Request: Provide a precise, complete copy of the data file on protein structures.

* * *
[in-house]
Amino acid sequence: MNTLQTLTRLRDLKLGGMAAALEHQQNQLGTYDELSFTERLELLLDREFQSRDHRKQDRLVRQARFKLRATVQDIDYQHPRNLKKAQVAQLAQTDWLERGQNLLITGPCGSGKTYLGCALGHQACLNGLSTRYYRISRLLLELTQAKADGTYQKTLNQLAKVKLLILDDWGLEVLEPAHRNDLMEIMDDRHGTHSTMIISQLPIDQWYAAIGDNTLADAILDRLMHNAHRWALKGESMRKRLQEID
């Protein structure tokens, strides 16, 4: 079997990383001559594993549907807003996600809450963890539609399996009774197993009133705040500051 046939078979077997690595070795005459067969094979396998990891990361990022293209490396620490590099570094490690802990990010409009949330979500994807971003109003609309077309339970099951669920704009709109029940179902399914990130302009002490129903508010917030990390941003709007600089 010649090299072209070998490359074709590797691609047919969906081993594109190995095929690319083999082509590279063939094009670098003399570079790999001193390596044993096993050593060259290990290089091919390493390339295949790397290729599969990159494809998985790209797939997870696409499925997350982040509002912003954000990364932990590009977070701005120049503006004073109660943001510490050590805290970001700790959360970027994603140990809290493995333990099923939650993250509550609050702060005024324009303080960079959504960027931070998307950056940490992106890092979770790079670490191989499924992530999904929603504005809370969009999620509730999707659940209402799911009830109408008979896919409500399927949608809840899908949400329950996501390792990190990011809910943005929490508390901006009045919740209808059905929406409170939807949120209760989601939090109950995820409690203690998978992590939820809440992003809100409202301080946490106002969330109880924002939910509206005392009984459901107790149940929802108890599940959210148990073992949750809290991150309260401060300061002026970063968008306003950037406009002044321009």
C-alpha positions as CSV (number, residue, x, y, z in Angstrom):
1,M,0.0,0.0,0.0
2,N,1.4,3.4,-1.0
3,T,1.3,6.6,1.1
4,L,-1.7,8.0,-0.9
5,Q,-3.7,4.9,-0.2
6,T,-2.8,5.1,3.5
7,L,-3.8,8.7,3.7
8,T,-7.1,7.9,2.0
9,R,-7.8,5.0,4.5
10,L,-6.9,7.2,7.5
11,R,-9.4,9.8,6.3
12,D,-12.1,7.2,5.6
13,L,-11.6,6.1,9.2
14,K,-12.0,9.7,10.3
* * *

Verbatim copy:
[in-house]
Amino acid sequence: MNTLQTLTRLRDLKLGGMAAALEHQQNQLGTYDELSFTERLELLLDREFQSRDHRKQDRLVRQARFKLRATVQDIDYQHPRNLKKAQVAQLAQTDWLERGQNLLITGPCGSGKTYLGCALGHQACLNGLSTRYYRISRLLLELTQAKADGTYQKTLNQLAKVKLLILDDWGLEVLEPAHRNDLMEIMDDRHGTHSTMIISQLPIDQWYAAIGDNTLADAILDRLMHNAHRWALKGESMRKRLQEID
């Protein structure tokens, strides 16, 4: 079997990383001559594993549907807003996600809450963890539609399996009774197993009133705040500051 046939078979077997690595070795005459067969094979396998990891990361990022293209490396620490590099570094490690802990990010409009949330979500994807971003109003609309077309339970099951669920704009709109029940179902399914990130302009002490129903508010917030990390941003709007600089 010649090299072209070998490359074709590797691609047919969906081993594109190995095929690319083999082509590279063939094009670098003399570079790999001193390596044993096993050593060259290990290089091919390493390339295949790397290729599969990159494809998985790209797939997870696409499925997350982040509002912003954000990364932990590009977070701005120049503006004073109660943001510490050590805290970001700790959360970027994603140990809290493995333990099923939650993250509550609050702060005024324009303080960079959504960027931070998307950056940490992106890092979770790079670490191989499924992530999904929603504005809370969009999620509730999707659940209402799911009830109408008979896919409500399927949608809840899908949400329950996501390792990190990011809910943005929490508390901006009045919740209808059905929406409170939807949120209760989601939090109950995820409690203690998978992590939820809440992003809100409202301080946490106002969330109880924002939910509206005392009984459901107790149940929802108890599940959210148990073992949750809290991150309260401060300061002026970063968008306003950037406009002044321009």
C-alpha positions as CSV (number, residue, x, y, z in Angstrom):
1,M,0.0,0.0,0.0
2,N,1.4,3.4,-1.0
3,T,1.3,6.6,1.1
4,L,-1.7,8.0,-0.9
5,Q,-3.7,4.9,-0.2
6,T,-2.8,5.1,3.5
7,L,-3.8,8.7,3.7
8,T,-7.1,7.9,2.0
9,R,-7.8,5.0,4.5
10,L,-6.9,7.2,7.5
11,R,-9.4,9.8,6.3
12,D,-12.1,7.2,5.6
13,L,-11.6,6.1,9.2
14,K,-12.0,9.7,10.3